Cannon cameras on the other hand, are more easily interchanged with lenses made by other companies. Additionally, other cameras, such as the Sony A7s and A6000, can use Cannon lenses. This kind of comparability is nice, if say, you buy a Cannon camera and lens, but a few years later buy a Sony camera, but want to keep using the same lens. It also means you can save some money on a middle of the road lens, made by a third party company. For example, the first lens my workplace bought for the Sony A7S, was by the company Samyang. The T1.5/35mm Samyang lens, is arguably as good as the same type of lens from a company like Cannon, but a slightly cheaper build in terms of the actual physical casing. So unless you throw the lens at a brick wall, you'll never notice the difference. But it will be a lot cheaper.
For these reasons, I personally recommend you go the Cannon or Sony route, rather than the Nikon route. But as I said, the Nikon route is fine too, but has less options, and could be more expensive in the long run.
Most any lens will do fine to be honst. I'd just look out to see that the lens takes in the light well, has an optical (not digital) zoom if possible, and has a nice auto-focus.
Taking the light in well, is crucial to a good lens, because lets face it: no light, no picture, low light, low picture.
The optical zoom is important, because it physically, zooms in. A digital zoom simply lowers the resolution. It has the same effect as zooming into the video while editing, or watching a video on YouTube, and then zooming in on your browser. You'll start to see the pixels.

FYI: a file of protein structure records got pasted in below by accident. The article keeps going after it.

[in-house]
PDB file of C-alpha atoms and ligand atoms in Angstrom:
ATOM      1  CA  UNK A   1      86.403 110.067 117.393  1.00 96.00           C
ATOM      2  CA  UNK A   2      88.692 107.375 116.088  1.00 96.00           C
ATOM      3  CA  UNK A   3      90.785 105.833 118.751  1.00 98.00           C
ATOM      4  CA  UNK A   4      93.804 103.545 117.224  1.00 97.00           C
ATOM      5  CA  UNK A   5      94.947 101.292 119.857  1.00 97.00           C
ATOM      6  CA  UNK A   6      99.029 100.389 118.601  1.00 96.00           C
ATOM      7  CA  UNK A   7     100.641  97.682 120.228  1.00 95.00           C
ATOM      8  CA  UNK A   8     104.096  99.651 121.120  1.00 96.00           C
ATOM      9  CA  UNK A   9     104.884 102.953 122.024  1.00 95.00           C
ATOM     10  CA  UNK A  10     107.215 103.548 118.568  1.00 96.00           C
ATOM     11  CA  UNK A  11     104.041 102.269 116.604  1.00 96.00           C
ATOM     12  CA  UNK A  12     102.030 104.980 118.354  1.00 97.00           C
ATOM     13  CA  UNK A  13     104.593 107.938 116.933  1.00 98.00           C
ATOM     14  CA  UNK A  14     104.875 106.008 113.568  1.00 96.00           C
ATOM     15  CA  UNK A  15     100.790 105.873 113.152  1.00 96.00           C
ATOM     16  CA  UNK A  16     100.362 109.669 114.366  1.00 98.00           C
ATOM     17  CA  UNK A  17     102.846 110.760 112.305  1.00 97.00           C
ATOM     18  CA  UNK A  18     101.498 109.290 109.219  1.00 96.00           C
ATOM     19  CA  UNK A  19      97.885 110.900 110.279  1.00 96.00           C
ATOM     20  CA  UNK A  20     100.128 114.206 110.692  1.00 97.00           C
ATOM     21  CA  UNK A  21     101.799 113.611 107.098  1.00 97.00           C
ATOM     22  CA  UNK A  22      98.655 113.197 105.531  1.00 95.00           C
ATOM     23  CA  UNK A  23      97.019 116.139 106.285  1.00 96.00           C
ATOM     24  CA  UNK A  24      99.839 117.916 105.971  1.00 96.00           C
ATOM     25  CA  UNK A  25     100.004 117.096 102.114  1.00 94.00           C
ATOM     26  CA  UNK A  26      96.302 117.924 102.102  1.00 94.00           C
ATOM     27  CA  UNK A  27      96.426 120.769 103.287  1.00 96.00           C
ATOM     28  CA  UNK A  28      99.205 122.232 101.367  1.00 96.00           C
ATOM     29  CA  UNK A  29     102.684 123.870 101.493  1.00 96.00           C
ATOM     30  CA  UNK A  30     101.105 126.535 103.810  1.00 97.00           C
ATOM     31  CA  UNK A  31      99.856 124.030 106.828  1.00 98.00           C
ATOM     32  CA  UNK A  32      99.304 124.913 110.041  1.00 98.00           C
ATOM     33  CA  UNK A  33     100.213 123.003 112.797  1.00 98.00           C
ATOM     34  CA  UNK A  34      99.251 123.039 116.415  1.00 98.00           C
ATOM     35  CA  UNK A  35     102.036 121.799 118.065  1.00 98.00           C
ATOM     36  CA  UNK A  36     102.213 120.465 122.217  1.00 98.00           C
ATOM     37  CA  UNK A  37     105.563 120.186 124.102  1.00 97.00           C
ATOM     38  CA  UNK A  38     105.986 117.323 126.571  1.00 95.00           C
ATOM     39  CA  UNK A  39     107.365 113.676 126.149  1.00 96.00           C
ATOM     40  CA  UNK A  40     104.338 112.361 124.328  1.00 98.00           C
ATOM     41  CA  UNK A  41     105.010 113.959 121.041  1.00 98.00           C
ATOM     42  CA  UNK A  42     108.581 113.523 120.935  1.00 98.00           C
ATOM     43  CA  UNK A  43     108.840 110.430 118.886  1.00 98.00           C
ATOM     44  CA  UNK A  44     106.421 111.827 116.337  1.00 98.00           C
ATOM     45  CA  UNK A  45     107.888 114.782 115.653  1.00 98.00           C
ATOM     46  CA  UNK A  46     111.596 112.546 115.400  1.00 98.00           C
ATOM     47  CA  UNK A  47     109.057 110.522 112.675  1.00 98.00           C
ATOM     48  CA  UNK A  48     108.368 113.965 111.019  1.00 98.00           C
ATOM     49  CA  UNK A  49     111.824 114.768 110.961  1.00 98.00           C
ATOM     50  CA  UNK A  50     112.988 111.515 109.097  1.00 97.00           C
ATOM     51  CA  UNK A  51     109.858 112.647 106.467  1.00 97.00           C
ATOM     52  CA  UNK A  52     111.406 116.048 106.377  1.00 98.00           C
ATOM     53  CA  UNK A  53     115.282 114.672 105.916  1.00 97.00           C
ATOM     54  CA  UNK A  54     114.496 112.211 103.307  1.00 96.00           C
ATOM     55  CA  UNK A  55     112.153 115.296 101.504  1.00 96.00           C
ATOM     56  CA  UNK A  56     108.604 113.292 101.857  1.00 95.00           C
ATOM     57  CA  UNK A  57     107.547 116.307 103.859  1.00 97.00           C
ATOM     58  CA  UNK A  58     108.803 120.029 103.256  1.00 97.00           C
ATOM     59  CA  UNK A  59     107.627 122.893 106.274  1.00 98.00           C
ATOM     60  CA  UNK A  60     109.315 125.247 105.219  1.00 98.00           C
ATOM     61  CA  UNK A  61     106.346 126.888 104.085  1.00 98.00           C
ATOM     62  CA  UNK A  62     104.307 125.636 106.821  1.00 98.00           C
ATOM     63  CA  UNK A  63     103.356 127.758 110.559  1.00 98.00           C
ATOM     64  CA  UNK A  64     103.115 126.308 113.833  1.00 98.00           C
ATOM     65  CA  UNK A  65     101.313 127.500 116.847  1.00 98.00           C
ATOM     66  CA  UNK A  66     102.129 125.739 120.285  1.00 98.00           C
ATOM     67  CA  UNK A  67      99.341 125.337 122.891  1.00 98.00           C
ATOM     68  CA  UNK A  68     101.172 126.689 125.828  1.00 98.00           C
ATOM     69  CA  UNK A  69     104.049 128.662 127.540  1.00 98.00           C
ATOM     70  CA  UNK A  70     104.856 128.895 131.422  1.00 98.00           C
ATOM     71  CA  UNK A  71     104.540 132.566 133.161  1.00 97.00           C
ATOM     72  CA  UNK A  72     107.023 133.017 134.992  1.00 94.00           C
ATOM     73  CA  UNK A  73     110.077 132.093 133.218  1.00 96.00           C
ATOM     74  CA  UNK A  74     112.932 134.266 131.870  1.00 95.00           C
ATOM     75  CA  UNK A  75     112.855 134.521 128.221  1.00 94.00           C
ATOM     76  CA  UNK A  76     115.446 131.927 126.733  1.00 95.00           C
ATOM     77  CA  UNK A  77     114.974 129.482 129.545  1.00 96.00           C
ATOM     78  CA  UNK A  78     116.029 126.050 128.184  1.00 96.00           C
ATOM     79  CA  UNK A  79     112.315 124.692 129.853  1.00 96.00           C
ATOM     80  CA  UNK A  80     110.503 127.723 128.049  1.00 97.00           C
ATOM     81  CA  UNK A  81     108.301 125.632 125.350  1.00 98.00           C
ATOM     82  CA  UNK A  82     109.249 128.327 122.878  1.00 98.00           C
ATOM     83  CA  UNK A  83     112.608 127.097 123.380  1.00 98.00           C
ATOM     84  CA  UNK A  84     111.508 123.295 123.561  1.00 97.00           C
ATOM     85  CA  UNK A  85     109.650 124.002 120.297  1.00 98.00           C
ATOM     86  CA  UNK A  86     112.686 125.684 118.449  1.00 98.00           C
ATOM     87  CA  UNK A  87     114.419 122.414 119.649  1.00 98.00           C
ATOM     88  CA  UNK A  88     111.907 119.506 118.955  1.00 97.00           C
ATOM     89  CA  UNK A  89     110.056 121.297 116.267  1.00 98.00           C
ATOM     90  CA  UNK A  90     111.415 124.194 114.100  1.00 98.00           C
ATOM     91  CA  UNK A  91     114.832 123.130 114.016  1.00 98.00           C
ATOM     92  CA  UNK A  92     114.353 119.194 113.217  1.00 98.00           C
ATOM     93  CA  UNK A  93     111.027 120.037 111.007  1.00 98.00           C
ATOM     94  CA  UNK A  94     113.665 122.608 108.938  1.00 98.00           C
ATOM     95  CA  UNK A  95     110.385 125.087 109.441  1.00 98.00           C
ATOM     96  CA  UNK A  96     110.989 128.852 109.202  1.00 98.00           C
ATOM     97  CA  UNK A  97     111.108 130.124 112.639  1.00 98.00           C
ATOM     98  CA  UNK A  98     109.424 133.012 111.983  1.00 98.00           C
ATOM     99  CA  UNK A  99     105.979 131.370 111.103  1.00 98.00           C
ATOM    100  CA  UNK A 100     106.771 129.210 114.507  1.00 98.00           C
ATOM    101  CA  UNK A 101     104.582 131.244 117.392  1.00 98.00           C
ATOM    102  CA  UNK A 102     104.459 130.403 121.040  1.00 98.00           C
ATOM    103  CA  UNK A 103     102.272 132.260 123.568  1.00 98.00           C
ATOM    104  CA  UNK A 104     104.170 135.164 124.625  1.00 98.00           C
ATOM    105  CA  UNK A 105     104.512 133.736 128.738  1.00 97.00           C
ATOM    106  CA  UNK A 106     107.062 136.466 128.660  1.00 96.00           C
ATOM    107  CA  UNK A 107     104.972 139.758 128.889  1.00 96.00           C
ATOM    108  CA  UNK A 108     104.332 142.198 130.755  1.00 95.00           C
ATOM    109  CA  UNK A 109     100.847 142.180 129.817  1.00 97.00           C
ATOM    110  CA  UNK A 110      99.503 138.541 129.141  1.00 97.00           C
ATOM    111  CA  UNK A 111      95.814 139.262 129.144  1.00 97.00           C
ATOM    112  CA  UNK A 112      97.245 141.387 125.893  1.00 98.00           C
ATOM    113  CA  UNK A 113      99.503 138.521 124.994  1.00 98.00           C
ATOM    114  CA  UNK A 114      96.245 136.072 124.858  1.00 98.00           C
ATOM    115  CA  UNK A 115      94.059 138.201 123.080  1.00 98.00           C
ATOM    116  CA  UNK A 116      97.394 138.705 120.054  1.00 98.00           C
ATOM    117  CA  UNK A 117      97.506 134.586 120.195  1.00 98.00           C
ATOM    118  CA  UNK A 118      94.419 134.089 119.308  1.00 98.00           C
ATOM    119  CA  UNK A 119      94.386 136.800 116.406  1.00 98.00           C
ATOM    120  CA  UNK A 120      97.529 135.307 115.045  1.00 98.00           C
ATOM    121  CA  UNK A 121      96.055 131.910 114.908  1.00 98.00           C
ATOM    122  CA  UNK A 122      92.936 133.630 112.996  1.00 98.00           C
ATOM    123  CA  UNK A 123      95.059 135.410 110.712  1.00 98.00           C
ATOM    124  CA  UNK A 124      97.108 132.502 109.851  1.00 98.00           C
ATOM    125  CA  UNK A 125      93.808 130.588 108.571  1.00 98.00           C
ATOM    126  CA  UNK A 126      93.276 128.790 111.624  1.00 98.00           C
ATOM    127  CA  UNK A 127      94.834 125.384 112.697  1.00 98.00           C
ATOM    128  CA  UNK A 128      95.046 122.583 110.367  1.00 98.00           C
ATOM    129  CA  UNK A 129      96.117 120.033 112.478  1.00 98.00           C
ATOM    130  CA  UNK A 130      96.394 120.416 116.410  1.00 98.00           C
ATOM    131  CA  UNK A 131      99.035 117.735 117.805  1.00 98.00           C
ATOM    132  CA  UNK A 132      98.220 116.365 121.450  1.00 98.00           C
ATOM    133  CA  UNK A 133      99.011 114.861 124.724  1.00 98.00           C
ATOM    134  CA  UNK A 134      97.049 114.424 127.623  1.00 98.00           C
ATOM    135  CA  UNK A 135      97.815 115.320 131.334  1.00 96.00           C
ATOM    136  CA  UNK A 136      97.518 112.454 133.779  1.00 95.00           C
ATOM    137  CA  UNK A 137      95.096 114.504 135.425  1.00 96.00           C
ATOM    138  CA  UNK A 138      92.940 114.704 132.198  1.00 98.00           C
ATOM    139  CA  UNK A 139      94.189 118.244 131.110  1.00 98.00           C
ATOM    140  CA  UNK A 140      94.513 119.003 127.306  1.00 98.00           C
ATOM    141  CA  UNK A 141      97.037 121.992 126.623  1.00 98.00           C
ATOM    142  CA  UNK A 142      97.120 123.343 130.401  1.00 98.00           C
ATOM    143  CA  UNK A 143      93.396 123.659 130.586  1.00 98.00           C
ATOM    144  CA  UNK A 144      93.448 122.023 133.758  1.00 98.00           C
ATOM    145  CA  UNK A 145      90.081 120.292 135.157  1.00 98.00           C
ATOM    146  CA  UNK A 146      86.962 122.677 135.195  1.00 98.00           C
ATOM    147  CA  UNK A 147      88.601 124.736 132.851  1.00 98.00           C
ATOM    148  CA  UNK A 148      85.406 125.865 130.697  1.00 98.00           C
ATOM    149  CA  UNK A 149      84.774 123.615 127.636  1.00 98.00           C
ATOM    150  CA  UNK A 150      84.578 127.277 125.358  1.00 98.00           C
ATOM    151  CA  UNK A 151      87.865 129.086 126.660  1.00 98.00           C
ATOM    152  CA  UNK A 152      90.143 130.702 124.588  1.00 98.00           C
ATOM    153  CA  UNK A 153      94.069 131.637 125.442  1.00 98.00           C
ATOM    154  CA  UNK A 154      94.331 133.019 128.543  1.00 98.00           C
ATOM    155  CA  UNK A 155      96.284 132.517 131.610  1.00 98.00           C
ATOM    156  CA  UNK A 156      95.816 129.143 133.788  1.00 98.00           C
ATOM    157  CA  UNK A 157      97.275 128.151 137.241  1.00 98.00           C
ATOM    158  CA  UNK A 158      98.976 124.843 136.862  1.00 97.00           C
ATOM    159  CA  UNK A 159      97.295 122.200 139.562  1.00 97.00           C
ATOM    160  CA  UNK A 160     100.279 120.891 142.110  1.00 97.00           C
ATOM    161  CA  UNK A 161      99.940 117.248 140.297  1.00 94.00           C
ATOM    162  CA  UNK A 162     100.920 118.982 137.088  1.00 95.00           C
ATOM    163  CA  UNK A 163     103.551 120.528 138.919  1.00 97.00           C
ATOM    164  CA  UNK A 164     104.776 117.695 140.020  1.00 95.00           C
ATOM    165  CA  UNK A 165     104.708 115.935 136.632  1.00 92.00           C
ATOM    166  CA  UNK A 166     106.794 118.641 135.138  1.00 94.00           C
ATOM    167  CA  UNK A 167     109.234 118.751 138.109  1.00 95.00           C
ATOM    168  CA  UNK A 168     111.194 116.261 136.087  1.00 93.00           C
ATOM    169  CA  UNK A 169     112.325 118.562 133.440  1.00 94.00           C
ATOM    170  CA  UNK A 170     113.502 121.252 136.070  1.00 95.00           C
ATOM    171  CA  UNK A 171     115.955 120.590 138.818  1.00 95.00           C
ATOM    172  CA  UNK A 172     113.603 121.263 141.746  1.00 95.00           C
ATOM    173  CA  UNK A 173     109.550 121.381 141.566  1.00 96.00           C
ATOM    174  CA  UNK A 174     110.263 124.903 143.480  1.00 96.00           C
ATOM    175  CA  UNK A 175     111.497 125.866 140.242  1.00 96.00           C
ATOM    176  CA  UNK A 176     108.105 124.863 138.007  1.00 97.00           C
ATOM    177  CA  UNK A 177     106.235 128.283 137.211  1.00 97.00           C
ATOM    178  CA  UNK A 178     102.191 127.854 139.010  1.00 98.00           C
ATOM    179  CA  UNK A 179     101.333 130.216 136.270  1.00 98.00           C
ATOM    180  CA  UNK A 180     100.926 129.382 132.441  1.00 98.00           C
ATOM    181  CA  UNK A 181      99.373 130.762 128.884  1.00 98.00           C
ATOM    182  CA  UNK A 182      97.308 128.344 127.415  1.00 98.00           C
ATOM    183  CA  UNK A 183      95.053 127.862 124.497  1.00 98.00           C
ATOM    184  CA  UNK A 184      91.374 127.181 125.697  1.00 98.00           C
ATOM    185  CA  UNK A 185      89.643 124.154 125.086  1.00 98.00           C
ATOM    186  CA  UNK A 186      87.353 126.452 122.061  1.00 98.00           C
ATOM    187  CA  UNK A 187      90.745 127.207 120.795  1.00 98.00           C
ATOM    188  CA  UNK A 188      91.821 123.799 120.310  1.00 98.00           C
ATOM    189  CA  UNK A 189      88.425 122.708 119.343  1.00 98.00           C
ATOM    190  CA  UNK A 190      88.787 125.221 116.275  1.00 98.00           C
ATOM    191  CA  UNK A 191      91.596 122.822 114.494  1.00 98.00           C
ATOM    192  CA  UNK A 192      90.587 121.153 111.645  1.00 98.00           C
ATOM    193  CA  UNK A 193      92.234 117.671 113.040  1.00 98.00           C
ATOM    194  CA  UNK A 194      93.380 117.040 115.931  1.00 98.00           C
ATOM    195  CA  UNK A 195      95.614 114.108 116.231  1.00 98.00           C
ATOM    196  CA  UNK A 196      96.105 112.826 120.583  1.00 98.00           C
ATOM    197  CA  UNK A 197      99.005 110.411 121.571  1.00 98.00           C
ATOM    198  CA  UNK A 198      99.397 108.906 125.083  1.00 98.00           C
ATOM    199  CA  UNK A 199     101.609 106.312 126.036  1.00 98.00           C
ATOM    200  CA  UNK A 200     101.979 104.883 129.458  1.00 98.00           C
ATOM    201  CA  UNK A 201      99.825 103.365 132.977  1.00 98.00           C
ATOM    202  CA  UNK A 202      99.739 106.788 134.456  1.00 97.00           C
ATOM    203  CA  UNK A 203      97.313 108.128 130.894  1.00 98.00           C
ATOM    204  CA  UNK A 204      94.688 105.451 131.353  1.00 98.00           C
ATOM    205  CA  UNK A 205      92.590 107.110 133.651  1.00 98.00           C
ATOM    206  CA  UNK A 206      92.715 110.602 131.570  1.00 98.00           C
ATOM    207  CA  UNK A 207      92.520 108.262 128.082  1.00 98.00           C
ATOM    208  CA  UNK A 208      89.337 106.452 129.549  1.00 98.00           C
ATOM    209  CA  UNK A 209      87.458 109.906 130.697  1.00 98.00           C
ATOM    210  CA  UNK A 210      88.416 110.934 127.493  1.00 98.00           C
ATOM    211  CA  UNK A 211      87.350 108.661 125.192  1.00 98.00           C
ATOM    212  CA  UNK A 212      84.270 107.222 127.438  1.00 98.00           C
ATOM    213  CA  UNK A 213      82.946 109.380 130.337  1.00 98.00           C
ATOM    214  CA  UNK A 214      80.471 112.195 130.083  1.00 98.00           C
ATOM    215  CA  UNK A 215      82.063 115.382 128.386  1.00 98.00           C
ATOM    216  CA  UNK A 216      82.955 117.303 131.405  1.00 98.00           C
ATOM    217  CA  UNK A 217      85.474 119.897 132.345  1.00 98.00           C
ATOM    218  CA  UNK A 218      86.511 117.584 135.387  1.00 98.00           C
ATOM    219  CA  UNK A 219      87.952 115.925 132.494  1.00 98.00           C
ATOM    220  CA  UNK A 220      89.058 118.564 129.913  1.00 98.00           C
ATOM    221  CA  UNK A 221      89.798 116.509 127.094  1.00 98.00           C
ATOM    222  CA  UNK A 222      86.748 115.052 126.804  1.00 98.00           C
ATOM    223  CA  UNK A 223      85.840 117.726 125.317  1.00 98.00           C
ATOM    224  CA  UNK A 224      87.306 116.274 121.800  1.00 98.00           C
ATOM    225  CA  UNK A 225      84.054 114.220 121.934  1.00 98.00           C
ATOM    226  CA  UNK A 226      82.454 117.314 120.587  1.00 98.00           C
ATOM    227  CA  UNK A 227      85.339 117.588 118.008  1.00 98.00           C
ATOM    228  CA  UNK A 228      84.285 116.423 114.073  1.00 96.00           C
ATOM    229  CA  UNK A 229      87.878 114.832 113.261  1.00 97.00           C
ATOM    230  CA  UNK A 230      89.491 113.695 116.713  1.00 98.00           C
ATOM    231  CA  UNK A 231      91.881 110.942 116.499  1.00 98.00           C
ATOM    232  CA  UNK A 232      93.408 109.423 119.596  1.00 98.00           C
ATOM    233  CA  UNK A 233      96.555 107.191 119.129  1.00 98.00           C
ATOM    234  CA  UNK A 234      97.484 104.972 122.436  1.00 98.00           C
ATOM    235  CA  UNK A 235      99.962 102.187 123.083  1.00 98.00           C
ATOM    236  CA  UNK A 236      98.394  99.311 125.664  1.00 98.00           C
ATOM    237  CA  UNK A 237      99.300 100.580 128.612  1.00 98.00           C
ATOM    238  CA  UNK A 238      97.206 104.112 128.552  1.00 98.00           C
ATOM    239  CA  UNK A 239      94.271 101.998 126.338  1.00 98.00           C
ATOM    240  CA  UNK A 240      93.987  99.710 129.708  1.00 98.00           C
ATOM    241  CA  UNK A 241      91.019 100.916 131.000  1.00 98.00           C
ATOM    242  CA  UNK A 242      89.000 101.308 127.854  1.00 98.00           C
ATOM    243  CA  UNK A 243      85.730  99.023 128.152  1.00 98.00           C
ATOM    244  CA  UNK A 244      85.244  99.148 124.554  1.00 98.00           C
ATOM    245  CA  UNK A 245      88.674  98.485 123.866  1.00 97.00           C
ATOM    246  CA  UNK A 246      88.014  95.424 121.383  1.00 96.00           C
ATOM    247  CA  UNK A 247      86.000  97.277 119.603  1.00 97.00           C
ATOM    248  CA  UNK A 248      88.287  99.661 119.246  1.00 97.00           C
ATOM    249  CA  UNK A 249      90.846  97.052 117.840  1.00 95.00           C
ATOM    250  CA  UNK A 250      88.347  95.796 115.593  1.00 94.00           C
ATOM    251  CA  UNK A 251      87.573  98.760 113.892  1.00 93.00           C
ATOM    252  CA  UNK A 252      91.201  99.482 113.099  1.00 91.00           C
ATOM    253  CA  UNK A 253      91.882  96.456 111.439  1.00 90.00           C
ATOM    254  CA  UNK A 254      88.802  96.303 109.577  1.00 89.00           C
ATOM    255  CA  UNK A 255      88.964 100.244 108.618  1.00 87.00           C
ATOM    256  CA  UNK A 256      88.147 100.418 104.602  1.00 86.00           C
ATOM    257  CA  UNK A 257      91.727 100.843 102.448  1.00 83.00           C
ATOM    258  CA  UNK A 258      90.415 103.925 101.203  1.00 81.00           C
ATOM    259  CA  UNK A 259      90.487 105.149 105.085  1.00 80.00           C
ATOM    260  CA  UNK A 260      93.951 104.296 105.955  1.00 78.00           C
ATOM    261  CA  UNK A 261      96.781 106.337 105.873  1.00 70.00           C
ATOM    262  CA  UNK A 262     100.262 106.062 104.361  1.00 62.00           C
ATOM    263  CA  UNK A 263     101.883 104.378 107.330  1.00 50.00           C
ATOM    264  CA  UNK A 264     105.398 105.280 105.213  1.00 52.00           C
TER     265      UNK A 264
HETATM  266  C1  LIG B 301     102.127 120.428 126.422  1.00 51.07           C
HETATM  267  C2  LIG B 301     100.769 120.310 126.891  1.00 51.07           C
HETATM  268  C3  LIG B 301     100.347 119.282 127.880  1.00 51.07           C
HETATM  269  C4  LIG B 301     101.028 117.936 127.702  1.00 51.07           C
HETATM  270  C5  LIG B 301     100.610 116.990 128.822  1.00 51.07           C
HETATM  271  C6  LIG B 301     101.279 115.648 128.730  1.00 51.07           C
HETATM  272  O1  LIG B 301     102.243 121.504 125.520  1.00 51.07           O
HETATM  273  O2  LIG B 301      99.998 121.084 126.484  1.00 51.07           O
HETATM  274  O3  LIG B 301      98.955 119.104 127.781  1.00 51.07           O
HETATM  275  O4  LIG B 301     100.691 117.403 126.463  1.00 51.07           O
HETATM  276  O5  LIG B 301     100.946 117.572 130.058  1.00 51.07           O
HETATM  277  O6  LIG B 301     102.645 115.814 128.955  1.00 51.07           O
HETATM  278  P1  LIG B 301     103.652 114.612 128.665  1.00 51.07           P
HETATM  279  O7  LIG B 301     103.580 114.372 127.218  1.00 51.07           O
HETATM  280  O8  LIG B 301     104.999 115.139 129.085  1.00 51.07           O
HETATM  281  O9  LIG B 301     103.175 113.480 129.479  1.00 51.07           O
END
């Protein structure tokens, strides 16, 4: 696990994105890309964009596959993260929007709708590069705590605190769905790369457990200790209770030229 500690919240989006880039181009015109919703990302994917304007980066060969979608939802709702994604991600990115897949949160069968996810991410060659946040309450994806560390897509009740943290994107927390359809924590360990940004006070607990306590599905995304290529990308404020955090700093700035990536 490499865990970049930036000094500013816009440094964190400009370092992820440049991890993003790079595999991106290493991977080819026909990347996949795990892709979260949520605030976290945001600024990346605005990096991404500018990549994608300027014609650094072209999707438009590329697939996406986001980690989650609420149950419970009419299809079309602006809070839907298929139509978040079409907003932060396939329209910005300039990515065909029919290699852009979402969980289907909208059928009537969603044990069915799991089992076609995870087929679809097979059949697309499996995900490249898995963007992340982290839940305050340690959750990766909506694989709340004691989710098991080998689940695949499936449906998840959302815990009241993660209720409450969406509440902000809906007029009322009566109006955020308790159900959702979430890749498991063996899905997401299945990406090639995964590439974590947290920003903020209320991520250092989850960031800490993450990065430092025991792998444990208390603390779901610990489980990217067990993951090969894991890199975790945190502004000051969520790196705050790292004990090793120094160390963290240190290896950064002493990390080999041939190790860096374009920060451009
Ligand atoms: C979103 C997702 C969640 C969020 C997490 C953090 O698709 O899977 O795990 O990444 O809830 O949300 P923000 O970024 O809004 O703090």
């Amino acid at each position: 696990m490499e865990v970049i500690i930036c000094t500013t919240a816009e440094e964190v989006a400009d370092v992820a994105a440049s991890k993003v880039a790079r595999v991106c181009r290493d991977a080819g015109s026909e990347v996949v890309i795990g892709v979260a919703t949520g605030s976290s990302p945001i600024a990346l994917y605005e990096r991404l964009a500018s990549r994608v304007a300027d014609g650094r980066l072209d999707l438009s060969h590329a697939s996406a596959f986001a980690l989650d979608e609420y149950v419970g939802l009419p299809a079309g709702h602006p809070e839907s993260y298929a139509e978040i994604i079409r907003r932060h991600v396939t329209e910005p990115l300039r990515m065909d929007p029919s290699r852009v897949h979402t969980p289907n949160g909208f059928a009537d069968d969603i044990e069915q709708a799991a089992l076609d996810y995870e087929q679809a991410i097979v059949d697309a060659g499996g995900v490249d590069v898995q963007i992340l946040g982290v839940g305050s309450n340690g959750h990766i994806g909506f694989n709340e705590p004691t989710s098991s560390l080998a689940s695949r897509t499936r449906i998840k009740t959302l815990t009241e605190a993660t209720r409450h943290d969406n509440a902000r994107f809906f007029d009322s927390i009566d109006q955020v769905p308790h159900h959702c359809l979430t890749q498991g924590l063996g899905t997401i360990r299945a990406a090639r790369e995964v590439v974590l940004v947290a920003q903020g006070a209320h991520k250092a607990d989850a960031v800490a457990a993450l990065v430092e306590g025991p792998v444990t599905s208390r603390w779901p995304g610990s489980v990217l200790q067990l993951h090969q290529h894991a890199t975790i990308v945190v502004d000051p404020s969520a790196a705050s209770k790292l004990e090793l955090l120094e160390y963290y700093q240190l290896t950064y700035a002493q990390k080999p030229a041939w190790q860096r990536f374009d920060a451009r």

An auto-focus, is handy, because if you are a Vlogger, filming yourself, you can't keep manually focusing the video as you film yourself, and you have little way of knowing you're out of focus, until you turn the camera off and watch your footage back. Letting the camera auto-focus, especially if it has a nice smooth auto-focus, will really help. If you find yourself in a situation with only a manual focus, try filming a few test shots to see at what distance you are getting yourself in the frame nicely, and then film a few more test shots, adjusting the focus between each shot, to get it right. Make sure you mark where you stood, on the floor, each time so you can stand in the same place again when you get it right. This approach is still a good idea even when you have an auto-focus, but the auto-focus helps speed it up. This was something I should have done, but didn't, when I made "Why History Matters". Unfortunately, you can see it wasn't very well focused. But all in all, getting this right just takes a little practice. :)
I hope you enjoyed this post! Stay tuned (tentatively) next week, for my post on good audio.